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PCT Patent Application
01 Nov, 2022 0 Editorial Team

What Is The Meaning Of A PCT Patent Application?

A PCT patent application is an international patent application that postpones the timeframe for filing a foreign patent while protecting your priority date. No “international patent” permits patent rights to all nations; this is true. Thus, every government has its patent office, collection of laws, and legal system. As a result, you must submit a patent in each country to get patent rights there. There is One unique exception to this rule.  The exception is some nations, like the European Union, have a combined application. The essential factor is that only a few patents cover all countries. So you still need to file for worldwide patent offices.

You transform your PCT application into a complete nonpatent in each one where you want patent rights. The PCT Patent, or PCT Application as it is officially known, is the closest thing. The PCT Application is essential because it is not yet a patent. It is best understood as a time expander or placeholder to keep up with the provisional patent application. It should happen before it expires in each country where you want to take a grant of patent protection.

Key facts:

  1. A PCT application either creates a 30-month filing date for a patent or extends an existing 30-month filing date. This filing date will apply to any non-provisional patent filed in a PCT-participating country. That should be before the PCT’s end date.
  2. A PCT application does not grant patent rights; it only approves producing or promotion of an invention. It acts as a date extender or placeholder so that a non-provisional patent application might use the filing date in the future.
  3. If you successfully convert your PCT application into a non-provisional patent in each nation where you desire to get patent rights, you will be secured for your invention.

Common examples of use:

Example 1: Independently submitting the PCT

Inventor Joe filed a PCT application on January 1st, 2015. The PCT stands independently and is not connected to any other patent applications because this is the first patent application he has ever filed a place for this invention. The PCT’s 30-month period will end on July 1, 2017. Joe can change his PCT into a non-provisional complete patent application in any nation that participates in the PCT before July 1, 2017.

He shall ensure the use of the PCT date of January 1, 2015, for any complete patent applications he files. For example, if Joe submits a patent application before July 1, 2017, the US application will consider the PCT’s January 1, 2015, submission date. By doing this, Joe’s US patent application will receive a January 1, 2015 date. And become the first one eligible for a patent, instead of anyone who might have submitted a patent application for a similar invention after that date. If all of them are submitted before the PCT’s deadline of July 1, 2017, Joe can use the same PCT to change into further international patent applications in the same method. They all take on the PCT’s first filing date of January 1, 2015.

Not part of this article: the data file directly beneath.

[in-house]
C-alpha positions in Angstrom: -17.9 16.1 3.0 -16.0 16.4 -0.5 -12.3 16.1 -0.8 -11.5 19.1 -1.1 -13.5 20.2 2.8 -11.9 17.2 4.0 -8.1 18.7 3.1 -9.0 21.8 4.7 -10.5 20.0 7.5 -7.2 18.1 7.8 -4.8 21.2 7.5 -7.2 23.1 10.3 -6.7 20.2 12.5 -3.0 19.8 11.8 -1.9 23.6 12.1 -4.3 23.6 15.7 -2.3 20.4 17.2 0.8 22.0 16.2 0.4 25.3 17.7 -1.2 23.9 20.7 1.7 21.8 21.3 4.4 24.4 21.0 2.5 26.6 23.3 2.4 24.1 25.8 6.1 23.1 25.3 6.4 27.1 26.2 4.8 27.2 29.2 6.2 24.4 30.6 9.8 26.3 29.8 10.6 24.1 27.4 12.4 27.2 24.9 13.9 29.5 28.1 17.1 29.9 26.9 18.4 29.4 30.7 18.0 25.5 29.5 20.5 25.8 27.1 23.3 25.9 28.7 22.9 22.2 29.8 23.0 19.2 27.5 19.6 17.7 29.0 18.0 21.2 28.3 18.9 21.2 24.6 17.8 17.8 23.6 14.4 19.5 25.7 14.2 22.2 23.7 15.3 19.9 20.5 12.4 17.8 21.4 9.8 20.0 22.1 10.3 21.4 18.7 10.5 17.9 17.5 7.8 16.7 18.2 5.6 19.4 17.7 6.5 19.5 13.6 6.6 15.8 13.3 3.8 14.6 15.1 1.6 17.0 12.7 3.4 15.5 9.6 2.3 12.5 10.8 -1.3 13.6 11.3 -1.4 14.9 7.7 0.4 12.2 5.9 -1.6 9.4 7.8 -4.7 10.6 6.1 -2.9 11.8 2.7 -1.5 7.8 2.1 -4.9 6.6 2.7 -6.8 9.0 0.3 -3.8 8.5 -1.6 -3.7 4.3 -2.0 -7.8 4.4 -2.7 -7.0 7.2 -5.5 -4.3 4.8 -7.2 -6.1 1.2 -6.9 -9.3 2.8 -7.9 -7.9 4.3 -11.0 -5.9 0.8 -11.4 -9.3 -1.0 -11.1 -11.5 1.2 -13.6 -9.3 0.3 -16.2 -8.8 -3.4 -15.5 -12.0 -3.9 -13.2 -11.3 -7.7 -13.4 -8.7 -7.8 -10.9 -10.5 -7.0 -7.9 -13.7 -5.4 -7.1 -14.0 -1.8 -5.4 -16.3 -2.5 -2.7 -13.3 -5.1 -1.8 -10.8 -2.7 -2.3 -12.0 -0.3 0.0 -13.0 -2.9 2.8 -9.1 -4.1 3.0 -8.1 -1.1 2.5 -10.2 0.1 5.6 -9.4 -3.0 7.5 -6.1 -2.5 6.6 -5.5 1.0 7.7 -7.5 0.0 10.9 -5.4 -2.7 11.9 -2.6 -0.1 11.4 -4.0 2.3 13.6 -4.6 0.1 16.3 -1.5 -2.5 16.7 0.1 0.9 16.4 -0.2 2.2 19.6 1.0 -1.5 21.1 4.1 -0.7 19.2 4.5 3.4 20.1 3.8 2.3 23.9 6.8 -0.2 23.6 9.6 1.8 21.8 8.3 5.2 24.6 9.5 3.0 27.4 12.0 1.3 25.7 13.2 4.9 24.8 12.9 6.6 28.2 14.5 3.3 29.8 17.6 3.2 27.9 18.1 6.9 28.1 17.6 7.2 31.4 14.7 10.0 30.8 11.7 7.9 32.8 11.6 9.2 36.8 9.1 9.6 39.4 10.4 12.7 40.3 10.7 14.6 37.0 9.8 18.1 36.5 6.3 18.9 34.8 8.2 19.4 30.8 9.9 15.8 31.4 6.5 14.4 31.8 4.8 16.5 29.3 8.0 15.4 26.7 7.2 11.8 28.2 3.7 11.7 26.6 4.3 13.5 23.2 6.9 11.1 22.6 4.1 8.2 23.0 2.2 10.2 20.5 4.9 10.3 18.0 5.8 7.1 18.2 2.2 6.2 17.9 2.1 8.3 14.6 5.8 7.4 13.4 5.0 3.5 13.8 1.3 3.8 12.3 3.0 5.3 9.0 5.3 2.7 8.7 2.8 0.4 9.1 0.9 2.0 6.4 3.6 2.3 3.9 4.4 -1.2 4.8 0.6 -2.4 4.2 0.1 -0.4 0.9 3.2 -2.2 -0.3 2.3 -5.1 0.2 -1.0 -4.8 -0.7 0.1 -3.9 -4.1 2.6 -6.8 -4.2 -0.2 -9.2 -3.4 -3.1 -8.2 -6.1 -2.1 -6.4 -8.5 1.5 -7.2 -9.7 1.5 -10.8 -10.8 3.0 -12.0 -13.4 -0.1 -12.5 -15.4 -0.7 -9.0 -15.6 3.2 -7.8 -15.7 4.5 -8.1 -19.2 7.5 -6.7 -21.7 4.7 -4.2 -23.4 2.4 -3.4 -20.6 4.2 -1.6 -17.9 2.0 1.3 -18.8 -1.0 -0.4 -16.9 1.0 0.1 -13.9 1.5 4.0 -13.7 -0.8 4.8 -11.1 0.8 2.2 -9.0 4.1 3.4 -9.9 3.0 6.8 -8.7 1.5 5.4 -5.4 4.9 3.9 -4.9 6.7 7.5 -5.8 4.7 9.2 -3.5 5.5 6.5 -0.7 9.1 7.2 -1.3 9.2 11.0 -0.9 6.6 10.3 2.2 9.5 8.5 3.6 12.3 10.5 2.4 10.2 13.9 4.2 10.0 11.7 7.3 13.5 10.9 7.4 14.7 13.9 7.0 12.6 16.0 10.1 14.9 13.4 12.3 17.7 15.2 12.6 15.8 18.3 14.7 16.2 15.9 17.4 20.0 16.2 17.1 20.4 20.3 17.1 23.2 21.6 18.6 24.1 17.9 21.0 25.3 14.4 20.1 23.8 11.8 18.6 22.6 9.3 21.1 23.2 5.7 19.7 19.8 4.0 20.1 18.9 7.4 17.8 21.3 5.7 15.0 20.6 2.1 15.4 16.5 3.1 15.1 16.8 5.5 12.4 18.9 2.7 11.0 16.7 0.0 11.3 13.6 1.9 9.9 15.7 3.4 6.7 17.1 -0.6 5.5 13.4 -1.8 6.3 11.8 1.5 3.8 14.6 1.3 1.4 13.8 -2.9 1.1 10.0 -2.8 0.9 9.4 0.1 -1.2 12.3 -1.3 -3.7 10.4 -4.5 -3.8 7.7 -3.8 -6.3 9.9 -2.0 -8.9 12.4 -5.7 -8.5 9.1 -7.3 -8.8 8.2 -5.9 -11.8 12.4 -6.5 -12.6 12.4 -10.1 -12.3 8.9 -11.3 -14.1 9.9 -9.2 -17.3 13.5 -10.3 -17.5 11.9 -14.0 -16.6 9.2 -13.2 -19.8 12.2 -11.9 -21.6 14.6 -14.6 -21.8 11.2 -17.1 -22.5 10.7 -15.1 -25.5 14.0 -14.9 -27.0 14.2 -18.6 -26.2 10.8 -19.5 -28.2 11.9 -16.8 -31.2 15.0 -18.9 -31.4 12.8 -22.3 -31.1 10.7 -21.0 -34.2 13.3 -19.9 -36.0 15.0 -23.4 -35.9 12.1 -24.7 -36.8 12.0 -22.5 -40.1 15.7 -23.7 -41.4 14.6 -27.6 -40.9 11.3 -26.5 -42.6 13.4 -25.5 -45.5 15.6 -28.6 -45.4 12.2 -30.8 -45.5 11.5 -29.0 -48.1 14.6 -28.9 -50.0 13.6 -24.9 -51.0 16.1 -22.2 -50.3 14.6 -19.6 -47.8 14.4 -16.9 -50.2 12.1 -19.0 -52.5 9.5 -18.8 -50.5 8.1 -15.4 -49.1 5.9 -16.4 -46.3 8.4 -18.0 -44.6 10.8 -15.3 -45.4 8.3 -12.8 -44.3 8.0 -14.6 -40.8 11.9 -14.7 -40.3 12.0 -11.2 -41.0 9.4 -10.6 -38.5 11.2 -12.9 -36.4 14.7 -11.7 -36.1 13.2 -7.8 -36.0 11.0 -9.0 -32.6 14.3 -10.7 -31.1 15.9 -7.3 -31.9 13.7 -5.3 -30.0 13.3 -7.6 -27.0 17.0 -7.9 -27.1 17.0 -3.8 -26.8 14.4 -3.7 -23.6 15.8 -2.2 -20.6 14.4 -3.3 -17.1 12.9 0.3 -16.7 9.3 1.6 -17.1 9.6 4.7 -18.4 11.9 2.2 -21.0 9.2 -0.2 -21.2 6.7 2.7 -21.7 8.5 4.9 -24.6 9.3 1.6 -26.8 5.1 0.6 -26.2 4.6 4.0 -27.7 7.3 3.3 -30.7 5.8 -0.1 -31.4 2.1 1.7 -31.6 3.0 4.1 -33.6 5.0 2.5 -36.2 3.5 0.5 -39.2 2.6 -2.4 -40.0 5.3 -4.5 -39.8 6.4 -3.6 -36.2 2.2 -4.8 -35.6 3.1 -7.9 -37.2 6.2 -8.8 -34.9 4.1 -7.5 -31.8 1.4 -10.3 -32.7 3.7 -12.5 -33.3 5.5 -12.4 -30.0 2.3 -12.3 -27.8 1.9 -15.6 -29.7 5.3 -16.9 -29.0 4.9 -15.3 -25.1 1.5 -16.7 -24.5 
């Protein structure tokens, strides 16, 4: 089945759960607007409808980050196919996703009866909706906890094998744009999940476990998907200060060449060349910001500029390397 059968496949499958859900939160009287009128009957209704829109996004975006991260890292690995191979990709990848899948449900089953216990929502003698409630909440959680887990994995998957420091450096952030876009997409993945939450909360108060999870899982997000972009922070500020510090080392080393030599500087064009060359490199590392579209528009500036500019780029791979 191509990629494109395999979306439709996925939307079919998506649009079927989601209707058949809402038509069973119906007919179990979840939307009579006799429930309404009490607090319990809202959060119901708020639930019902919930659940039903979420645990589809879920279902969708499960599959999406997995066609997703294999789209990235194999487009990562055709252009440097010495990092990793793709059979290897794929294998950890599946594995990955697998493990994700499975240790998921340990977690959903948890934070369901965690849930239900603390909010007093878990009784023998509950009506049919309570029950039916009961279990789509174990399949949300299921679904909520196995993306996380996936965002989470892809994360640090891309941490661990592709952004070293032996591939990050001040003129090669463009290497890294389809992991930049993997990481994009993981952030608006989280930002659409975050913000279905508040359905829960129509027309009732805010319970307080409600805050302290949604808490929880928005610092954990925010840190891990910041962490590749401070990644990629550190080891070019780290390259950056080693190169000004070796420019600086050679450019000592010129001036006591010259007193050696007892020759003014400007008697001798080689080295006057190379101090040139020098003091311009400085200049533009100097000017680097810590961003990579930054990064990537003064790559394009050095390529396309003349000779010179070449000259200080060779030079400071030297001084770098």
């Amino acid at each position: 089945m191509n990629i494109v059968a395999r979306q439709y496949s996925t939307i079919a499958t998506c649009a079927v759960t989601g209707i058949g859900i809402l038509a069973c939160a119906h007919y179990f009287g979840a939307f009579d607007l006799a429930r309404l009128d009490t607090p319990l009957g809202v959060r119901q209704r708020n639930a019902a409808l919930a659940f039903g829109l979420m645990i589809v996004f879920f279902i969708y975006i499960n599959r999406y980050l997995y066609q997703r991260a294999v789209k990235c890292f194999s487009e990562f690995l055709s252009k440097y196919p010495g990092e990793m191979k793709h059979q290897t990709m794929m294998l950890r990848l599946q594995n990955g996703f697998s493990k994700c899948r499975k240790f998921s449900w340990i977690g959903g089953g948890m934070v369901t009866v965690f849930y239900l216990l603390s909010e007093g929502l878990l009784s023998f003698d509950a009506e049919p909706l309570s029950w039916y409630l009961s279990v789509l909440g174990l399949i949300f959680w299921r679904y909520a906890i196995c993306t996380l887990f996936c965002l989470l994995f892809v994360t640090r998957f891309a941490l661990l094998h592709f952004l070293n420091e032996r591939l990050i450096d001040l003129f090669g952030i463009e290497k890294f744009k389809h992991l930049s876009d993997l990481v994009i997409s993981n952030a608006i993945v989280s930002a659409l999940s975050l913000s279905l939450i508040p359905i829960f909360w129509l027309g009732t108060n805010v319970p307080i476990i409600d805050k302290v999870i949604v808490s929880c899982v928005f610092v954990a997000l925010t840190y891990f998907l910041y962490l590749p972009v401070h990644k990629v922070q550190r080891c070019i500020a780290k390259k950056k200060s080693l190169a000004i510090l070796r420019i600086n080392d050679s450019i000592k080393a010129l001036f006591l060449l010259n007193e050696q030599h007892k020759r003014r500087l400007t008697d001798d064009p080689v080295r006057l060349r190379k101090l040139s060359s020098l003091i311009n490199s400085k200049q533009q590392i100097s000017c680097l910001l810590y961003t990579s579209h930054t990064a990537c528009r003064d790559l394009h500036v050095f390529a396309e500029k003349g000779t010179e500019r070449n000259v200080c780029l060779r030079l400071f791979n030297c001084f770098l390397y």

Example 2: Filing a PCT to extend the filing date of a previous patent application

On January 1st, 2015, inventor Joe filed a US Provisional Patent Application. In any nation Joe desires to file for patent rights in, provisional applications give him a 12-month opportunity in which to do so. On January 1, 2016, Joe’s provisional patent application will be cancelled (12 months after filing).

However, Joe is not yet ready to submit a complete patent application in every nation. To maintain his position, Joe also wants to make sure that his provisional patent on January 1, 2015, date is kept. He will lose his January 1, 2015, date if he allows his provisional patent to decline, possibly allowing someone else to take priority. Before January 1, 2016, when the provisional patent expires, Joe submits a PCT Patent that refers to his PCT to maintain his January 1, 2015 date. Before the provisional patent application expires, he must file the PCT. As a result, Joe has extended his provisional patent application by an extra 18 months. The PCT application will run for 30 months starting when the provisional patent is filed.

12 months from the earliest provisional patent application and 18 more after filing the PCT, for a total of 30 months for the PCT. Joe has an extra 18 months to file non-provisional complete patent applications in each nation he would like to do so, and they can all use the provisional patent’s original January 1, 2015, filing date. On July 1, 2017, Joe’s PCT will be over, 30 months after the date of the provisional patent.